The NGC Universal ID is a four digit alphanumeric that groups coins based on a unique combination of date, mintmark, denomination and striking process (MS, PF, or SP). These IDs are a simple organization of all coins prior to variety attribution and grading.
The New Orleans Mint opened its doors as a coinage facility in 1838. The impressive building, which is still standing near the city's French Quarter, was designed by William Strickland. The cornerstone was laid in September 1835, and the first coins, Seated Half Dimes and Dimes, rolled off the presses in 1838. The Mint's initial delivery of business strike Reeded Edge Half Dollar followed in 1839, and the first Seated Quarters emerged from the presses in 1840. Production of Silver Dollars in the Crescent City, however, would have to wait until 1846, when the New Orleans Mint delivered 59,000 coins. Some numismatists believe that the P-mint Silver Dollars of the 1840s may have been widely exported. Regardless of whether or not this is true, it seems likely that the '46-O delivery was intended for domestic circulation throughout the South. New Orleans was the principal port on the Mississippi River at the time, and many examples were also distributed to other parts of the country via that waterway and its tributaries.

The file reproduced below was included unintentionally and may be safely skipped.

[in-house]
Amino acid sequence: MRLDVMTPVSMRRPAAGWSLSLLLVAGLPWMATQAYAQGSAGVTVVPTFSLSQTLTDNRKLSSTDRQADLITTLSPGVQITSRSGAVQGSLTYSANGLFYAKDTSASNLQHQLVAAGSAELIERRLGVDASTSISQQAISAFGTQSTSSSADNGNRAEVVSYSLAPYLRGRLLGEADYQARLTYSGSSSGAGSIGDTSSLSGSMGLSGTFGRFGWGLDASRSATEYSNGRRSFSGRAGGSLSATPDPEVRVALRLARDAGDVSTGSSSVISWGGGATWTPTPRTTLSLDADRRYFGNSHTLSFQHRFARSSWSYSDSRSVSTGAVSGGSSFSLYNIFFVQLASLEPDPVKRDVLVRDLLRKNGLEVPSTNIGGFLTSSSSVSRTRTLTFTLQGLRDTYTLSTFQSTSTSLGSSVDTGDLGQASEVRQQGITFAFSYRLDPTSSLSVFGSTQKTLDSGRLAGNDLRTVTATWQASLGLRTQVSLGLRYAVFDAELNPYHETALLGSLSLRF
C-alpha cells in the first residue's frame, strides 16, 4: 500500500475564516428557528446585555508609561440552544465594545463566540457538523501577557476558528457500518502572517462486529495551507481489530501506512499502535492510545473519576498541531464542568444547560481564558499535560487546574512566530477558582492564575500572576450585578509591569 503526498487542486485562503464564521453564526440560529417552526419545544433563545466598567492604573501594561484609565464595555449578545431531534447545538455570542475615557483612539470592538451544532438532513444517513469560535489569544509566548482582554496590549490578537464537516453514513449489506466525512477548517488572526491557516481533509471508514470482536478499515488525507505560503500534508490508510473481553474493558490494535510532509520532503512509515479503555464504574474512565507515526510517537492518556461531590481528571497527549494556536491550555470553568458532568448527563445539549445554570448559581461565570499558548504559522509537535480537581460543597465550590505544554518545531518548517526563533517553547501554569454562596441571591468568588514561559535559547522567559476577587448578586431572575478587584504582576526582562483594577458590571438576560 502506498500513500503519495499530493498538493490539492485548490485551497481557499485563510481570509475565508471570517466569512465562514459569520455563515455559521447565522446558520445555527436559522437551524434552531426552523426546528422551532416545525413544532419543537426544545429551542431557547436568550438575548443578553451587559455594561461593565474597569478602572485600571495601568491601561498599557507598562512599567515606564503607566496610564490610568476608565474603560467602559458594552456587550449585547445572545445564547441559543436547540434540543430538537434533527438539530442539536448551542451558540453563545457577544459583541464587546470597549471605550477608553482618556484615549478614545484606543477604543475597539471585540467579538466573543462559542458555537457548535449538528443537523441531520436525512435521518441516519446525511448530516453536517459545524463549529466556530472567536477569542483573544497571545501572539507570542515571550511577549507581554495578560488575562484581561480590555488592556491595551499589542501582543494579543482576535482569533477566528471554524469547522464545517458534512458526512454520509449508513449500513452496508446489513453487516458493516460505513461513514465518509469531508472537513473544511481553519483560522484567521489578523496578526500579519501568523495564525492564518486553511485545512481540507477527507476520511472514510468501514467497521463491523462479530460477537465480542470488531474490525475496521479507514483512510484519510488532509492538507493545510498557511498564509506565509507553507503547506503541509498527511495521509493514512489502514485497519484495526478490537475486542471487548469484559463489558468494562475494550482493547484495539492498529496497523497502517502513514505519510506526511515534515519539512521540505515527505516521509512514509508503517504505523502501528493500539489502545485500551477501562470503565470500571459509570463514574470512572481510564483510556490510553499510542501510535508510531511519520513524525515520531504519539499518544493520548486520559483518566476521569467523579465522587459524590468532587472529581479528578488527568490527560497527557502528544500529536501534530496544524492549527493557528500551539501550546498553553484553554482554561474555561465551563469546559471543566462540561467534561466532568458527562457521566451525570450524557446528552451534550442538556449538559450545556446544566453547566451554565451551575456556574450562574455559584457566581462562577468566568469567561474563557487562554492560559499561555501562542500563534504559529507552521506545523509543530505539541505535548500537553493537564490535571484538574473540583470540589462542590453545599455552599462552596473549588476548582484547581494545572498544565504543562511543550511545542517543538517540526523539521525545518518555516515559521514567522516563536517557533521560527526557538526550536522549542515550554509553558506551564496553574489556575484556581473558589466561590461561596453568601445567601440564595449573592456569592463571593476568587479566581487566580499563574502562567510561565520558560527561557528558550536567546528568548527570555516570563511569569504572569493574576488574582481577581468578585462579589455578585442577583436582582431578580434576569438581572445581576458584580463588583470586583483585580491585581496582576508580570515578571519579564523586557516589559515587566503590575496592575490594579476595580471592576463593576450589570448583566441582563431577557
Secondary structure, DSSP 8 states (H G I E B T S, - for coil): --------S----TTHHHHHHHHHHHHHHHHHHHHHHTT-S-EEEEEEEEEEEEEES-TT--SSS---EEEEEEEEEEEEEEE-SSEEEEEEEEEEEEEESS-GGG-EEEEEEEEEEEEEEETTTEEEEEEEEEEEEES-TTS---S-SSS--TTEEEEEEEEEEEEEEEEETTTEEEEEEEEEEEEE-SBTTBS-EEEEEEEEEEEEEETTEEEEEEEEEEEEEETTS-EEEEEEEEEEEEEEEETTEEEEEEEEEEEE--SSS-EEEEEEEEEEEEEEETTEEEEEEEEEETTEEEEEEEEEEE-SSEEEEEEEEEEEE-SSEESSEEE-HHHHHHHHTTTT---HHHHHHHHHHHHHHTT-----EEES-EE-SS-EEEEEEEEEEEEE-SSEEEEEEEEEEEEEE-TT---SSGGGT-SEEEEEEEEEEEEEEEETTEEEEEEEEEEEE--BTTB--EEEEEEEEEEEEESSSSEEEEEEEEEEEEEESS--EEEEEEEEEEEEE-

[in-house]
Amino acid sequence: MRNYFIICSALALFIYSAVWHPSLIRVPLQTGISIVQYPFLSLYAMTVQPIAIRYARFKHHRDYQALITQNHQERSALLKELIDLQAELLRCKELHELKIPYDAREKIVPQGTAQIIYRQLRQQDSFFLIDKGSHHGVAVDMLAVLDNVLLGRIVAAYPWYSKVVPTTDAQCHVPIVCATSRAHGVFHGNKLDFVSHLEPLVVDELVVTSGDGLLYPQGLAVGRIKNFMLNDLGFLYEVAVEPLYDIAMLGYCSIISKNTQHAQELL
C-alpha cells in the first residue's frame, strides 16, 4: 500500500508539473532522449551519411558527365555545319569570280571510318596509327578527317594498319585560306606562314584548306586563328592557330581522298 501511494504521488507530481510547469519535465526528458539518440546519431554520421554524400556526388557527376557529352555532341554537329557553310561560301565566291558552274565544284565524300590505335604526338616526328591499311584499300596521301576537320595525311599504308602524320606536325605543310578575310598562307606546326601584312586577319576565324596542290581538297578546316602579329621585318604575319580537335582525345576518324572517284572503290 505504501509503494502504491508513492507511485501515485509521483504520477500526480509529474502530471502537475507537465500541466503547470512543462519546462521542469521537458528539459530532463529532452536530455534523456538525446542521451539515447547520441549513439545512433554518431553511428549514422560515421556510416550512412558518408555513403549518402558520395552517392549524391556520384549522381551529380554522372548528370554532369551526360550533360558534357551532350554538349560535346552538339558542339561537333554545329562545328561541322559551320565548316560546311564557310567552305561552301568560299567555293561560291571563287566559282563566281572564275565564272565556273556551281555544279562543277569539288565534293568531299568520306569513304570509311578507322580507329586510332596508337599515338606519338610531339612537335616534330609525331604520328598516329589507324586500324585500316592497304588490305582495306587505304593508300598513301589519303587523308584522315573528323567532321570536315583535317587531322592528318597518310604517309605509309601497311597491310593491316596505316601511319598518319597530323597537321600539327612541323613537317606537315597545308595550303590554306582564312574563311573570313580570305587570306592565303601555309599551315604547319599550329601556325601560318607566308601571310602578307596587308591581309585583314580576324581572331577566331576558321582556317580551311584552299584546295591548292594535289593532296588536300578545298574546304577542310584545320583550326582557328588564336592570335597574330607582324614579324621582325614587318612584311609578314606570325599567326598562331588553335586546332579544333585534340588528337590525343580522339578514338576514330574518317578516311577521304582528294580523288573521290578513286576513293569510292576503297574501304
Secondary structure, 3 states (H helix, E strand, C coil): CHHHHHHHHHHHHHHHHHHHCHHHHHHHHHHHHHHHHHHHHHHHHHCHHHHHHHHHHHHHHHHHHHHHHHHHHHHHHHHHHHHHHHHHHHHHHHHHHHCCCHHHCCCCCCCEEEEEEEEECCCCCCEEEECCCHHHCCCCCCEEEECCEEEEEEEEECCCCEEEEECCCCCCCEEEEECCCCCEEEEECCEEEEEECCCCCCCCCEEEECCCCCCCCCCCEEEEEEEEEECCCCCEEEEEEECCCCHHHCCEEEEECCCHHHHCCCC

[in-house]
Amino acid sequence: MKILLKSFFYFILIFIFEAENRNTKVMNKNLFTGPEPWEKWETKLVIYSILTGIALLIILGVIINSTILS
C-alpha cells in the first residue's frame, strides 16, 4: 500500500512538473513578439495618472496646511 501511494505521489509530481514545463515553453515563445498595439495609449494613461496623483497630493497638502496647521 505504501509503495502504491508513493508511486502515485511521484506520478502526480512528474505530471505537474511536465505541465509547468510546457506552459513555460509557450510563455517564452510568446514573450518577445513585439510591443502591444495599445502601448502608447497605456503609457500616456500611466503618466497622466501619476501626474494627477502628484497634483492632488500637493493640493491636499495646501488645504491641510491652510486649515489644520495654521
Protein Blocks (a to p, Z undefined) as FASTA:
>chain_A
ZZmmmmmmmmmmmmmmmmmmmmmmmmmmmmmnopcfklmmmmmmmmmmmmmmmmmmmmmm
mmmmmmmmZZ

The relative availability of 1846-O Seated Dollars in grades below XF suggest, first, that most coins remained within the United States, and, second, that this issue saw widespread circulation. Locating an attractive, problem-free XF or AU representative is challenging, and desirable Mint State specimens are virtually unknown.
Description and Analysis courtesy of Heritage Auctions and may not be republished without written permission.
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